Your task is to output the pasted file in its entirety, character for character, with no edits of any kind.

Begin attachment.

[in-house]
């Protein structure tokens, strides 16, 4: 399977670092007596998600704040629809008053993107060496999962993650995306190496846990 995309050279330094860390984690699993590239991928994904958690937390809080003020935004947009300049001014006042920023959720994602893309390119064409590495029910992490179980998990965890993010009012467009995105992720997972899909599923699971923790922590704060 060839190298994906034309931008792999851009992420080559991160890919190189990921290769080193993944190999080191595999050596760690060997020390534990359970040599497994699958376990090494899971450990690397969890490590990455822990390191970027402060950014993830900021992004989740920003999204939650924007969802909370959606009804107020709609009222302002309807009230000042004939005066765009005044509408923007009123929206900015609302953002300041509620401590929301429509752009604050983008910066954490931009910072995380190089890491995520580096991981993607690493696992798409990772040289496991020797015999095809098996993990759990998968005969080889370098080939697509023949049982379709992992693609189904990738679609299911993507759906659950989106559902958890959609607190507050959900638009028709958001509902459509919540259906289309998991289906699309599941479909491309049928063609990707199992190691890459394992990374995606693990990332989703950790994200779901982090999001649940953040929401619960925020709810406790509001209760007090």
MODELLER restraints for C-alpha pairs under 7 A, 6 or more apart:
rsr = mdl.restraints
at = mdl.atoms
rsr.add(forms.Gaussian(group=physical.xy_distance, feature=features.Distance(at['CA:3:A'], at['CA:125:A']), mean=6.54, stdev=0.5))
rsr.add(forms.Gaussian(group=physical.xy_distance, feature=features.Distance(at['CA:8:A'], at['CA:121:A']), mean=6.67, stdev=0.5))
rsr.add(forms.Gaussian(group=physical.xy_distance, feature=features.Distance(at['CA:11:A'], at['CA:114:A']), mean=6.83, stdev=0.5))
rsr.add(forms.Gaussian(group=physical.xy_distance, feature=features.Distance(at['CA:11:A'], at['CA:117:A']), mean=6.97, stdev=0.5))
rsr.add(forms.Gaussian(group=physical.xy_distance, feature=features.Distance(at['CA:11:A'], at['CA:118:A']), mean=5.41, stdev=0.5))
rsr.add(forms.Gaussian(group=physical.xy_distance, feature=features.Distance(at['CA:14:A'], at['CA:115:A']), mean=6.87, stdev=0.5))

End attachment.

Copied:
[in-house]
């Protein structure tokens, strides 16, 4: 399977670092007596998600704040629809008053993107060496999962993650995306190496846990 995309050279330094860390984690699993590239991928994904958690937390809080003020935004947009300049001014006042920023959720994602893309390119064409590495029910992490179980998990965890993010009012467009995105992720997972899909599923699971923790922590704060 060839190298994906034309931008792999851009992420080559991160890919190189990921290769080193993944190999080191595999050596760690060997020390534990359970040599497994699958376990090494899971450990690397969890490590990455822990390191970027402060950014993830900021992004989740920003999204939650924007969802909370959606009804107020709609009222302002309807009230000042004939005066765009005044509408923007009123929206900015609302953002300041509620401590929301429509752009604050983008910066954490931009910072995380190089890491995520580096991981993607690493696992798409990772040289496991020797015999095809098996993990759990998968005969080889370098080939697509023949049982379709992992693609189904990738679609299911993507759906659950989106559902958890959609607190507050959900638009028709958001509902459509919540259906289309998991289906699309599941479909491309049928063609990707199992190691890459394992990374995606693990990332989703950790994200779901982090999001649940953040929401619960925020709810406790509001209760007090």
MODELLER restraints for C-alpha pairs under 7 A, 6 or more apart:
rsr = mdl.restraints
at = mdl.atoms
rsr.add(forms.Gaussian(group=physical.xy_distance, feature=features.Distance(at['CA:3:A'], at['CA:125:A']), mean=6.54, stdev=0.5))
rsr.add(forms.Gaussian(group=physical.xy_distance, feature=features.Distance(at['CA:8:A'], at['CA:121:A']), mean=6.67, stdev=0.5))
rsr.add(forms.Gaussian(group=physical.xy_distance, feature=features.Distance(at['CA:11:A'], at['CA:114:A']), mean=6.83, stdev=0.5))
rsr.add(forms.Gaussian(group=physical.xy_distance, feature=features.Distance(at['CA:11:A'], at['CA:117:A']), mean=6.97, stdev=0.5))
rsr.add(forms.Gaussian(group=physical.xy_distance, feature=features.Distance(at['CA:11:A'], at['CA:118:A']), mean=5.41, stdev=0.5))
rsr.add(forms.Gaussian(group=physical.xy_distance, feature=features.Distance(at['CA:14:A'], at['CA:115:A']), mean=6.87, stdev=0.5))